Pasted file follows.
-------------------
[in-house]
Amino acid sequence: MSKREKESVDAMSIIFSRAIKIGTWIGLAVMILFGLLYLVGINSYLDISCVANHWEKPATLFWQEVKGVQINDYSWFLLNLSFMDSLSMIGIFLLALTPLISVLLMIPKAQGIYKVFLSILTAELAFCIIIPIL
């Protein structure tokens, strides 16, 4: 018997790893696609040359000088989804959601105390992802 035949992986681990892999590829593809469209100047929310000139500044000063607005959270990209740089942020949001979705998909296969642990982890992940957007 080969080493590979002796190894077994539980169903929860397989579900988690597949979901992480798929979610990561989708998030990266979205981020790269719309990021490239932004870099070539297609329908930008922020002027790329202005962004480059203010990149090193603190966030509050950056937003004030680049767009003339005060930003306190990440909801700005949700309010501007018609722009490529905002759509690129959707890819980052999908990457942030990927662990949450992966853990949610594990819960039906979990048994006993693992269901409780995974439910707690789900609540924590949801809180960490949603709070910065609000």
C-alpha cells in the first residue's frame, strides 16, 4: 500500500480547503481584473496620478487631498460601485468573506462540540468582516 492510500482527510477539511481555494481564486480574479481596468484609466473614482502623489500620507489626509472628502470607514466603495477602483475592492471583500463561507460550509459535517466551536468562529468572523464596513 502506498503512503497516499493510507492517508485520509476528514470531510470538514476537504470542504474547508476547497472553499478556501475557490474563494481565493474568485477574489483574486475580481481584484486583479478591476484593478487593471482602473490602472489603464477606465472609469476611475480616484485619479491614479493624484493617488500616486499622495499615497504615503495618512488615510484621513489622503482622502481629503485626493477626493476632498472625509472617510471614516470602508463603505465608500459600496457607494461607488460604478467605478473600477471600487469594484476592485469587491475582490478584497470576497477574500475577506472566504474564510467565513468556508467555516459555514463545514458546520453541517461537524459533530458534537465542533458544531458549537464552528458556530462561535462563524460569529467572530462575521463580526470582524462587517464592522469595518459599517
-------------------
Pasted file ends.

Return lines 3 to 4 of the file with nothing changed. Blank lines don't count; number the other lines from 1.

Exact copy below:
């Protein structure tokens, strides 16, 4: 018997790893696609040359000088989804959601105390992802 035949992986681990892999590829593809469209100047929310000139500044000063607005959270990209740089942020949001979705998909296969642990982890992940957007 080969080493590979002796190894077994539980169903929860397989579900988690597949979901992480798929979610990561989708998030990266979205981020790269719309990021490239932004870099070539297609329908930008922020002027790329202005962004480059203010990149090193603190966030509050950056937003004030680049767009003339005060930003306190990440909801700005949700309010501007018609722009490529905002759509690129959707890819980052999908990457942030990927662990949450992966853990949610594990819960039906979990048994006993693992269901409780995974439910707690789900609540924590949801809180960490949603709070910065609000």
C-alpha cells in the first residue's frame, strides 16, 4: 500500500480547503481584473496620478487631498460601485468573506462540540468582516 492510500482527510477539511481555494481564486480574479481596468484609466473614482502623489500620507489626509472628502470607514466603495477602483475592492471583500463561507460550509459535517466551536468562529468572523464596513 502506498503512503497516499493510507492517508485520509476528514470531510470538514476537504470542504474547508476547497472553499478556501475557490474563494481565493474568485477574489483574486475580481481584484486583479478591476484593478487593471482602473490602472489603464477606465472609469476611475480616484485619479491614479493624484493617488500616486499622495499615497504615503495618512488615510484621513489622503482622502481629503485626493477626493476632498472625509472617510471614516470602508463603505465608500459600496457607494461607488460604478467605478473600477471600487469594484476592485469587491475582490478584497470576497477574500475577506472566504474564510467565513468556508467555516459555514463545514458546520453541517461537524459533530458534537465542533458544531458549537464552528458556530462561535462563524460569529467572530462575521463580526470582524462587517464592522469595518459599517